11. #11

    I'm also looking for information on USMC involvement in the Phillipines

    Hey ya'll. I just read all of your posts. This is an interesting discussion. I did some basic google research on this topic and I did not find anything specific about United States military operations in the philipines during the 1980s. However, I did find a lot of general information stating that the US was involved helping the philipine government deal with various militia type uprising during the 1980s.

    I am currently doing research on this topic and I've hit a brick wall in terms of finding any resources on this topic. Do any of you know of any books, articles, or anything (movies, documentaries) on specific military operations conducted in the philipines in the 1980s....obviously, there was something going on...its just not documented well.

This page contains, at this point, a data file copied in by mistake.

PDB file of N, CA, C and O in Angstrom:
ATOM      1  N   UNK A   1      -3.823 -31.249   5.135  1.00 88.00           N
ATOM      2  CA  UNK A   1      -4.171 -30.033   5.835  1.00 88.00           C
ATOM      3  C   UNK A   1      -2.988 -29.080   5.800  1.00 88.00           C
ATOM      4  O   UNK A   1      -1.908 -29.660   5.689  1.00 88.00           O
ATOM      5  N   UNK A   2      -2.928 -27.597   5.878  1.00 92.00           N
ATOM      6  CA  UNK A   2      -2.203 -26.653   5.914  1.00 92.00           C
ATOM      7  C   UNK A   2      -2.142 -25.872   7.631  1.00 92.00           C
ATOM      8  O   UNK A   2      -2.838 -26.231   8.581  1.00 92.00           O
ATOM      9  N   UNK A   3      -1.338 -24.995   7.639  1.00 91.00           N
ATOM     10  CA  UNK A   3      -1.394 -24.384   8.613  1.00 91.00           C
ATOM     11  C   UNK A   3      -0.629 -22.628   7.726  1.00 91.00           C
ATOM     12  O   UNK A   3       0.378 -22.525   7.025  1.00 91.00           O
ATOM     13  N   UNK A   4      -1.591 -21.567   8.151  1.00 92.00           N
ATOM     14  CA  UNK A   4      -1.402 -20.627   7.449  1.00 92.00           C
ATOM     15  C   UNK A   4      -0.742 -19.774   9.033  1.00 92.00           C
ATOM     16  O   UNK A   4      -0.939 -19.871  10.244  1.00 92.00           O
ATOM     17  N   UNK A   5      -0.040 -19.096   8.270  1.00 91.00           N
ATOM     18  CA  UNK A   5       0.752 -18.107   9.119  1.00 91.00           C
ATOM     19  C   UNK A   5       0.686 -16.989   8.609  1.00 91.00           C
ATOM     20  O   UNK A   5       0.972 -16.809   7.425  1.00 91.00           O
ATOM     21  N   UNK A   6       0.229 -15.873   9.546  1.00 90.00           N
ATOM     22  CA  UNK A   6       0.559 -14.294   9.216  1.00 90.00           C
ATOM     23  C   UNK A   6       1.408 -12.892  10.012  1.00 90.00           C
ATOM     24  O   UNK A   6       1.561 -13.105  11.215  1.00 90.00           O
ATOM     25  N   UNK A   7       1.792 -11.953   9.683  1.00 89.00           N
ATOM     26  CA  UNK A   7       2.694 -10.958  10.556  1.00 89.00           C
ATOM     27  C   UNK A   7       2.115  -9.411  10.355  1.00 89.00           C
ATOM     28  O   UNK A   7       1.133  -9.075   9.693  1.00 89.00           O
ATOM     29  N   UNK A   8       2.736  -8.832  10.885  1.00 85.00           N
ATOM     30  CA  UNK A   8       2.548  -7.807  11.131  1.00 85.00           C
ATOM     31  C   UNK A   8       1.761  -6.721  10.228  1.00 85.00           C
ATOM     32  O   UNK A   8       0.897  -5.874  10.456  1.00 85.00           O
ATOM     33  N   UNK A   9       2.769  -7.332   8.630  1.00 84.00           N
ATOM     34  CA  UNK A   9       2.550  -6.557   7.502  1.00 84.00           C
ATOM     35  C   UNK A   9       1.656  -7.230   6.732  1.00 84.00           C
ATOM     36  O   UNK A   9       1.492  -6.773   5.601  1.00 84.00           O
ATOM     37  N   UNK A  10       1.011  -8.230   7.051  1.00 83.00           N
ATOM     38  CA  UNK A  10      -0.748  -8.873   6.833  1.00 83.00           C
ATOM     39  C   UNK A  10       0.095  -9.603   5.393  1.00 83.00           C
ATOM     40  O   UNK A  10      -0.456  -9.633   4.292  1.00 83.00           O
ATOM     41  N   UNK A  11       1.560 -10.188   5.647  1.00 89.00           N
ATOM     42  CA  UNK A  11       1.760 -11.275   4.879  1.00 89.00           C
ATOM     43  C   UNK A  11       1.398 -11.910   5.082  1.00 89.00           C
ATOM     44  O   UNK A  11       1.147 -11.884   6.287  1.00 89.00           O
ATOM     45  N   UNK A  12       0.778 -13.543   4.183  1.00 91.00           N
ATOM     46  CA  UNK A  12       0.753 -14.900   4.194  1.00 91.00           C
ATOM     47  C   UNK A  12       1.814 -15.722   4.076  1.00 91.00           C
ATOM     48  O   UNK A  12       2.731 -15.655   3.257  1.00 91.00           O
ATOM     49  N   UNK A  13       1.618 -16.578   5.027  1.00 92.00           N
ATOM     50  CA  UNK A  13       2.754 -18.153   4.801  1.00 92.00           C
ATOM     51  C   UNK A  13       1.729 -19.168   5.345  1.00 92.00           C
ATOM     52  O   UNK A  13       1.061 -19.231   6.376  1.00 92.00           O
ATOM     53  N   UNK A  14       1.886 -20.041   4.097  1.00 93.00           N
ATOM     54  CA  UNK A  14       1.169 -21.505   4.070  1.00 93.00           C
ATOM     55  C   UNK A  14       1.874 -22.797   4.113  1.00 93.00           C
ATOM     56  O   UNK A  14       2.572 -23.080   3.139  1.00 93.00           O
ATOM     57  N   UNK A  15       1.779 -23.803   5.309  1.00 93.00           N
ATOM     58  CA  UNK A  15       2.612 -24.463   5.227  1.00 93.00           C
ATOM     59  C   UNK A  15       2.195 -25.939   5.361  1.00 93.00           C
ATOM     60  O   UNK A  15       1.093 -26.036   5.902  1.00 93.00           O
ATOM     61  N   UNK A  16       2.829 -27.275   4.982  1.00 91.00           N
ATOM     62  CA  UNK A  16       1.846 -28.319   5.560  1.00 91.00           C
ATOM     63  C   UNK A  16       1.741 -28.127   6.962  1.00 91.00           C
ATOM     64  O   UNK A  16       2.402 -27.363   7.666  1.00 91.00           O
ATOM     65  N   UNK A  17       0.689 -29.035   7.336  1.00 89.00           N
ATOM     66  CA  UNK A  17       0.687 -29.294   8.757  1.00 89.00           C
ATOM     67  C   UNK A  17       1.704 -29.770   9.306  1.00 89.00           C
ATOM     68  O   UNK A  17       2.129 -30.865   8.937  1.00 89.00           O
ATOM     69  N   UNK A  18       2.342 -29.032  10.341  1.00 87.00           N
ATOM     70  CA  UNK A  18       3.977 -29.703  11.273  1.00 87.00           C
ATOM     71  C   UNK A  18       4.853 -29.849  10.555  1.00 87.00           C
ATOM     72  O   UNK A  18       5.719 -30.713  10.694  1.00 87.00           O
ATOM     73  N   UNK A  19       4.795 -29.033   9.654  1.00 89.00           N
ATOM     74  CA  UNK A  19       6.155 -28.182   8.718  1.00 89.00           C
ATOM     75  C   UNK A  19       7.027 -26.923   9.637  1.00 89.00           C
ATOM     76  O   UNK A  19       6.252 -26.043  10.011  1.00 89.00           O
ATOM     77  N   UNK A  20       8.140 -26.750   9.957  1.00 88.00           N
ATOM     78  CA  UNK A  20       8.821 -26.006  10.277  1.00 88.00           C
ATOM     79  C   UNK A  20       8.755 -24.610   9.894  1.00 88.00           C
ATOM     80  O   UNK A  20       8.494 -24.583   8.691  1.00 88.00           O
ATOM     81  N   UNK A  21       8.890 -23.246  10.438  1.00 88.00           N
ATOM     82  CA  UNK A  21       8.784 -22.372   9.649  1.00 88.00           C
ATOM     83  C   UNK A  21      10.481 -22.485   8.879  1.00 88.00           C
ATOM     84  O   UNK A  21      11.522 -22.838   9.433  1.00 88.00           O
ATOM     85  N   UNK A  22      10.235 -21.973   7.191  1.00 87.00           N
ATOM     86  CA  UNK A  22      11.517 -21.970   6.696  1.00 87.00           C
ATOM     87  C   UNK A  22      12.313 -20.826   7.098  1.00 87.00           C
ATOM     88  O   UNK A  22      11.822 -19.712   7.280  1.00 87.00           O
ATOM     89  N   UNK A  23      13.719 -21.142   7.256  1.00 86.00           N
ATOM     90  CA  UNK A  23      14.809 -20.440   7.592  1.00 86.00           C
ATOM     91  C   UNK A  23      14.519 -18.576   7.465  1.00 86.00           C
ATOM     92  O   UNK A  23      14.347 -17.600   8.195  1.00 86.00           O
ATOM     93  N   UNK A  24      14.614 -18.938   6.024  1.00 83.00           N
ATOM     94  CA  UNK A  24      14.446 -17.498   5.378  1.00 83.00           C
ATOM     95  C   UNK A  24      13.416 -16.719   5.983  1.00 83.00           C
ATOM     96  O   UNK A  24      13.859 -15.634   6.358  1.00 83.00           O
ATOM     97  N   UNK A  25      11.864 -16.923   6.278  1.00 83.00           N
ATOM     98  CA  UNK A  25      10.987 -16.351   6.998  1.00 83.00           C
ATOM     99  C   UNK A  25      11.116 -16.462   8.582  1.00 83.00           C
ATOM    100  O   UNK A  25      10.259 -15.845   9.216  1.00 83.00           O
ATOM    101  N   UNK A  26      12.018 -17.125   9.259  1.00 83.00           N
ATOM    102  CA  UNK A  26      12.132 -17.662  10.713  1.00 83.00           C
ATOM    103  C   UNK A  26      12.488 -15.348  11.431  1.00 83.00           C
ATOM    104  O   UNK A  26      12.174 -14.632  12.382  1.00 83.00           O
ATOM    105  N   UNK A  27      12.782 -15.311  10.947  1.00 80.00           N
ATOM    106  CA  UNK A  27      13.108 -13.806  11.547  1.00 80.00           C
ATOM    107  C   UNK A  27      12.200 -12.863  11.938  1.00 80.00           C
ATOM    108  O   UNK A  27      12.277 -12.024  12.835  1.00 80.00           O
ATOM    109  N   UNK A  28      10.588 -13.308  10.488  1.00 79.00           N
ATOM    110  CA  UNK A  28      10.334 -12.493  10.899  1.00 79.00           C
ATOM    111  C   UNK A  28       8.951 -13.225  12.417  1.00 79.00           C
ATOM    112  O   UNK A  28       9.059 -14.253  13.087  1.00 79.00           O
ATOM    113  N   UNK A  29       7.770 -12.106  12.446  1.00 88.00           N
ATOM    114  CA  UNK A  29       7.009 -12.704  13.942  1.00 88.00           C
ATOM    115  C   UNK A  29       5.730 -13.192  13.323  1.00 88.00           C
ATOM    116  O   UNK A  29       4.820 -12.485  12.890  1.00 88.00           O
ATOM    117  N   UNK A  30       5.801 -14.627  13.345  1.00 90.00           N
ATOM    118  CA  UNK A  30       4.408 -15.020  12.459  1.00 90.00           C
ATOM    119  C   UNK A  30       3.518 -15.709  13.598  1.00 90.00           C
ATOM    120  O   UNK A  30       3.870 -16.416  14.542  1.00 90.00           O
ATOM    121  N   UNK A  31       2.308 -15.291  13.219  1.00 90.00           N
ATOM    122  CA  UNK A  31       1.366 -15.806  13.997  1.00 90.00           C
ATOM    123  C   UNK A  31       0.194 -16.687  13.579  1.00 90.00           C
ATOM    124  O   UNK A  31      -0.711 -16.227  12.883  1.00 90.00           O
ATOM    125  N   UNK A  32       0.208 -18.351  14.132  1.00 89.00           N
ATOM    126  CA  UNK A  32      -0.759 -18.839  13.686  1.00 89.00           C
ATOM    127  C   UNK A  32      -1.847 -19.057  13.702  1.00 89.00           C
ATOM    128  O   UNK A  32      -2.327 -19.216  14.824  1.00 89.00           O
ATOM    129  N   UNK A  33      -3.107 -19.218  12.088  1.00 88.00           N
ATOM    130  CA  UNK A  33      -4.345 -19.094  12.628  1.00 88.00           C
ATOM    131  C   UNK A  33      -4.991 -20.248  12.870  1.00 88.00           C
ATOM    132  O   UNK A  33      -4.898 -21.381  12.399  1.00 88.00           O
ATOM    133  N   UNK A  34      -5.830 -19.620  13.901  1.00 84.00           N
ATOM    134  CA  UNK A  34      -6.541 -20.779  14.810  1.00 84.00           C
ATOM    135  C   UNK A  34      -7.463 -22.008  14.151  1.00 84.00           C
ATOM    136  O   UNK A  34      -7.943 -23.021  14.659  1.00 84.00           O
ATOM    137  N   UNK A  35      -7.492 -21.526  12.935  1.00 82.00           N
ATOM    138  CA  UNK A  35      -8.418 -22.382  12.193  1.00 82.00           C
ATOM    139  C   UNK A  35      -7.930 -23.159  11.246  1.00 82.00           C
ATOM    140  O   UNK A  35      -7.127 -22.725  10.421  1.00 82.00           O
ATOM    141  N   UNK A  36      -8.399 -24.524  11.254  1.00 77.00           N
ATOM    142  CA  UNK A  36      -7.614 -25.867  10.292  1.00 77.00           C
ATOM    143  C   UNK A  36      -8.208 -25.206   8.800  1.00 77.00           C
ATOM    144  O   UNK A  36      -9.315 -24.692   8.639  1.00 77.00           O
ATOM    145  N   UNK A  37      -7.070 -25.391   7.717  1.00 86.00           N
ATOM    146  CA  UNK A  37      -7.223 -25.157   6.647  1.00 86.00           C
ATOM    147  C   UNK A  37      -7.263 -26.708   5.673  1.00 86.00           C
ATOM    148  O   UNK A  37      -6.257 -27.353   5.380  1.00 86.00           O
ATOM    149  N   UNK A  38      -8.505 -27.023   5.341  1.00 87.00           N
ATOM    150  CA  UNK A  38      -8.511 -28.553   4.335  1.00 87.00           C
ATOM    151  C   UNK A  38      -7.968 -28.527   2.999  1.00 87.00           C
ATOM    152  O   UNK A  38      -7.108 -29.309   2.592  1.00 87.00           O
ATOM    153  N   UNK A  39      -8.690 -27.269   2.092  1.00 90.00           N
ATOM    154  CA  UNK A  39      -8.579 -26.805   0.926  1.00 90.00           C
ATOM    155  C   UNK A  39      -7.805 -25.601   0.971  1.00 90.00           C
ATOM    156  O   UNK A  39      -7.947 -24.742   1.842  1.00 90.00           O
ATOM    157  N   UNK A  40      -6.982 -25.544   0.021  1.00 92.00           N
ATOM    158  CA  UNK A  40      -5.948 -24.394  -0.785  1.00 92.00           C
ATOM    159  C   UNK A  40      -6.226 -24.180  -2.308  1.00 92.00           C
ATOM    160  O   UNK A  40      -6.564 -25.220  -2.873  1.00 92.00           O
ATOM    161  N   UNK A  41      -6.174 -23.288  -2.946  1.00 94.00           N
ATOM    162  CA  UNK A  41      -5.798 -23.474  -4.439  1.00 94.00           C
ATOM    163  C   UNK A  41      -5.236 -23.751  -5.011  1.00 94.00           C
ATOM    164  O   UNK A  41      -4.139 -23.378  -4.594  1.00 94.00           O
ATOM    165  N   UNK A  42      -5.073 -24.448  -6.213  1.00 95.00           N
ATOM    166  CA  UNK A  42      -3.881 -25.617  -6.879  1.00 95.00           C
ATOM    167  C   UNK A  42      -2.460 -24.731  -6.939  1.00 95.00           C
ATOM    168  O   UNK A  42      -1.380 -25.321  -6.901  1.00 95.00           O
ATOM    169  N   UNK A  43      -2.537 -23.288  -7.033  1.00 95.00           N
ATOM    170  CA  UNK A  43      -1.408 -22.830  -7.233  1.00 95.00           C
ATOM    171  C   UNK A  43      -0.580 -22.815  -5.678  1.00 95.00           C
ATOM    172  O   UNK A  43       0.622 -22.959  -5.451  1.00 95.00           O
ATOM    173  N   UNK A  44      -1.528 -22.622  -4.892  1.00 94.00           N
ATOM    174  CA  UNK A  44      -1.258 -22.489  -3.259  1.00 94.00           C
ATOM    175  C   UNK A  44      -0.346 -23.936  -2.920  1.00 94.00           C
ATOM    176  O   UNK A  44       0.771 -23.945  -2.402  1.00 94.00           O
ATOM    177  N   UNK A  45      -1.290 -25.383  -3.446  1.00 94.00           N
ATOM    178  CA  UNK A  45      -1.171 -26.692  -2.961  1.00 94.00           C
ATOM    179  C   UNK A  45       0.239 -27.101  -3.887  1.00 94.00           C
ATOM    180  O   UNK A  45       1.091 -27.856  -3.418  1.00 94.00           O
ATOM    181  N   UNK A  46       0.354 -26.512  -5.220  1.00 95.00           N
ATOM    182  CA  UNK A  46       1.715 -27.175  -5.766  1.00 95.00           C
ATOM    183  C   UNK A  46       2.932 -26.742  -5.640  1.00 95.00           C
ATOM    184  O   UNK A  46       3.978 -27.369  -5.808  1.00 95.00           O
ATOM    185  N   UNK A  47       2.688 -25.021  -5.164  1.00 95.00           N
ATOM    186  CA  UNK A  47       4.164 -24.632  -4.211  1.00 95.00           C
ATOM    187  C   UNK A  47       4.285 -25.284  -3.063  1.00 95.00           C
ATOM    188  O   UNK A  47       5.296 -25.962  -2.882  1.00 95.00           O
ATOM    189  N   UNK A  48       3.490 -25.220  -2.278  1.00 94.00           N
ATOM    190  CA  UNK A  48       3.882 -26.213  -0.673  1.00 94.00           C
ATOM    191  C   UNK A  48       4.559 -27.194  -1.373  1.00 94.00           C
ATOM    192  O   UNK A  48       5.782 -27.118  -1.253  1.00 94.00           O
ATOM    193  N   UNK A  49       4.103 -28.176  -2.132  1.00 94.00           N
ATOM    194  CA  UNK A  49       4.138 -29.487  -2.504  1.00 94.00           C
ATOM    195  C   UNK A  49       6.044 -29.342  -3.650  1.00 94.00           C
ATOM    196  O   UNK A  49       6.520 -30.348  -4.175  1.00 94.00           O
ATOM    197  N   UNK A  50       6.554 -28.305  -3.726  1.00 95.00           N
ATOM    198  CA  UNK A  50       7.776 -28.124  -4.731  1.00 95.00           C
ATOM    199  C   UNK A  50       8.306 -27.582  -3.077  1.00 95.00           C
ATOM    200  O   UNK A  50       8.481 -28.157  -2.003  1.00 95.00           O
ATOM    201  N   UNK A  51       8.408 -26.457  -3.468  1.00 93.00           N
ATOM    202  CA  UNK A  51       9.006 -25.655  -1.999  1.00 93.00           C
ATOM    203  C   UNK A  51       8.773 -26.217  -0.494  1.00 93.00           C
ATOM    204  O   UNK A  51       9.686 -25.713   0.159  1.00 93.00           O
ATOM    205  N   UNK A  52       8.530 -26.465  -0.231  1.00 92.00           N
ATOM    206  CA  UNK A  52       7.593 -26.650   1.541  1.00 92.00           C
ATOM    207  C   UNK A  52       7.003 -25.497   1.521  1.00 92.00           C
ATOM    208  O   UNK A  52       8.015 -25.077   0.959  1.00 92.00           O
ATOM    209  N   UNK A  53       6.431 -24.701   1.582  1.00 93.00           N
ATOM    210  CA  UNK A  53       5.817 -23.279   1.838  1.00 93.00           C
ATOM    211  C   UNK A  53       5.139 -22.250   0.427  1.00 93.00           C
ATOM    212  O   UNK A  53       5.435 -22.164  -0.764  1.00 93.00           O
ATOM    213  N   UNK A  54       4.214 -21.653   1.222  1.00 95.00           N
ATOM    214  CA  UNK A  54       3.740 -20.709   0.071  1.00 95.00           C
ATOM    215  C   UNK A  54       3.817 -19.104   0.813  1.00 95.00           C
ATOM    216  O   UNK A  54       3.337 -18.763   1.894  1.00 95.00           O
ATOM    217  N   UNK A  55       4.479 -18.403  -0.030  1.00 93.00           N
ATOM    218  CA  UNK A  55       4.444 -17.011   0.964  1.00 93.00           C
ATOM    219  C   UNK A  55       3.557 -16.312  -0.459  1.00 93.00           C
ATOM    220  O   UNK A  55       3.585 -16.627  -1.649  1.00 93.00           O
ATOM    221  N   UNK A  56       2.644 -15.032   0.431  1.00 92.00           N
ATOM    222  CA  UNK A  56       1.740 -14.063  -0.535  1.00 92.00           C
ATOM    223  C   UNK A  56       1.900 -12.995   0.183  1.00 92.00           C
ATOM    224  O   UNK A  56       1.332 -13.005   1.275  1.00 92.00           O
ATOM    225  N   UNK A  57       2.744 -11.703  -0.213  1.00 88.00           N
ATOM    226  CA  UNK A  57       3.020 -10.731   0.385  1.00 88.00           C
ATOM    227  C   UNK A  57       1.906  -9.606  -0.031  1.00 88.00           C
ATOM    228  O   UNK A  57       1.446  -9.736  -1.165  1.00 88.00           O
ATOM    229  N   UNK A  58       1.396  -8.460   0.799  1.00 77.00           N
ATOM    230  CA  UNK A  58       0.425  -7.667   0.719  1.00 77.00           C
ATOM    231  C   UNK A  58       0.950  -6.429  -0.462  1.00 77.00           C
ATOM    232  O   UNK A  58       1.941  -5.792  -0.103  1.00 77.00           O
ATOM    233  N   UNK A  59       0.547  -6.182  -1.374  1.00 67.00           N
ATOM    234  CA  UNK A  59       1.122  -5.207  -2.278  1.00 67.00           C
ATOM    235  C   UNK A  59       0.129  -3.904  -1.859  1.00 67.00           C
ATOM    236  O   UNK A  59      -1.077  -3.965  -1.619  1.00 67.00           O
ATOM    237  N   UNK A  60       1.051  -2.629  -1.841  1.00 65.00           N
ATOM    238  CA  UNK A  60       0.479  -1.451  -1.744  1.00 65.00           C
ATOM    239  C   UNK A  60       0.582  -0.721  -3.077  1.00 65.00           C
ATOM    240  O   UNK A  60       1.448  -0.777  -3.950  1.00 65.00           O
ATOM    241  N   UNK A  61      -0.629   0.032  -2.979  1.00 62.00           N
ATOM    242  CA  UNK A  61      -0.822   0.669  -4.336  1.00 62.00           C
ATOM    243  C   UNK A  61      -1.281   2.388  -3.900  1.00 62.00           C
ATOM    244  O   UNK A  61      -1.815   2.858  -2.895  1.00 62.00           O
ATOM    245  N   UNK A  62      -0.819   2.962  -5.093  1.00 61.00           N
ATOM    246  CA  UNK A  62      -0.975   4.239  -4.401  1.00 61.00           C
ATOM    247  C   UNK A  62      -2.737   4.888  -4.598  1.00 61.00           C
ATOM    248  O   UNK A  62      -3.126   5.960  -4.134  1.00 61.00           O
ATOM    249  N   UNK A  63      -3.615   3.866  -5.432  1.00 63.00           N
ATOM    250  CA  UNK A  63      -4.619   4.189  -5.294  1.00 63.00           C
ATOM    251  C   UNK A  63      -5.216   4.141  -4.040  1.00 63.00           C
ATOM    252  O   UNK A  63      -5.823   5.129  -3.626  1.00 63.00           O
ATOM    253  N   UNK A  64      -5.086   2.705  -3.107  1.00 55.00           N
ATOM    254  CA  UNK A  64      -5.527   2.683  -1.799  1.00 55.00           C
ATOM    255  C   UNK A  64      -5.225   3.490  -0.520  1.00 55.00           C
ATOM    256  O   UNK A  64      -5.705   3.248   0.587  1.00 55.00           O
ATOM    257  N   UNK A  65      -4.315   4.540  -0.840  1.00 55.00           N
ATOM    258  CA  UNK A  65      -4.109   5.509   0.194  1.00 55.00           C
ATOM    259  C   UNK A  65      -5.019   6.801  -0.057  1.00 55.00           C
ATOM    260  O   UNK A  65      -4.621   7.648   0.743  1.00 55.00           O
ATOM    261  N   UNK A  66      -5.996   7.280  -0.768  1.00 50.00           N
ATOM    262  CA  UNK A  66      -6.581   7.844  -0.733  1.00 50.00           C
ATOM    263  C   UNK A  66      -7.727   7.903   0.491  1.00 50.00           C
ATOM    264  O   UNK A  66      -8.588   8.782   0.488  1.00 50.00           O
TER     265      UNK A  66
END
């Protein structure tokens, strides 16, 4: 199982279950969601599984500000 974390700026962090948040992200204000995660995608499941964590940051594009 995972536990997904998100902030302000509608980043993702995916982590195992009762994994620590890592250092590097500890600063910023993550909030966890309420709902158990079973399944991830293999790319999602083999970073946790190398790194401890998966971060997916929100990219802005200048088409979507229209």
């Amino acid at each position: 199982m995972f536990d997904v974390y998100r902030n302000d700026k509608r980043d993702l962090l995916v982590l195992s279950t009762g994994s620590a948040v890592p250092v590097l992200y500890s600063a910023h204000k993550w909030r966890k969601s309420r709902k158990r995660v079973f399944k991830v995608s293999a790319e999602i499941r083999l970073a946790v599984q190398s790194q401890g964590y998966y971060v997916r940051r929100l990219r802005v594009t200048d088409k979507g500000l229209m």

Thanks in advance.

  12. #12
    Here's an update. I've been doing some heavy research on this topic.
    But in 1985-1986 on the Island of Mindanao,(southern philipines) the NPA (New People's Army -- a communist group) conducted what was called Operation Kampanyang Ahos. The NPA committed humanitarian atrocities. The Operation was conducted to "purge" its own ranks of suspected spies. They tortured and executed hundreds. However, because of this operation, the NPA lost a lot of popular support and the operation was later condemned by its own leaders and called a "grave" error.

    I know that this doesn't seem related to USMC, but the reason why I am doing this research is because I am trying to verify the story of some Marines who served in the philipines during that time frame. They mentioned that they witnessed some atrocities on villagers.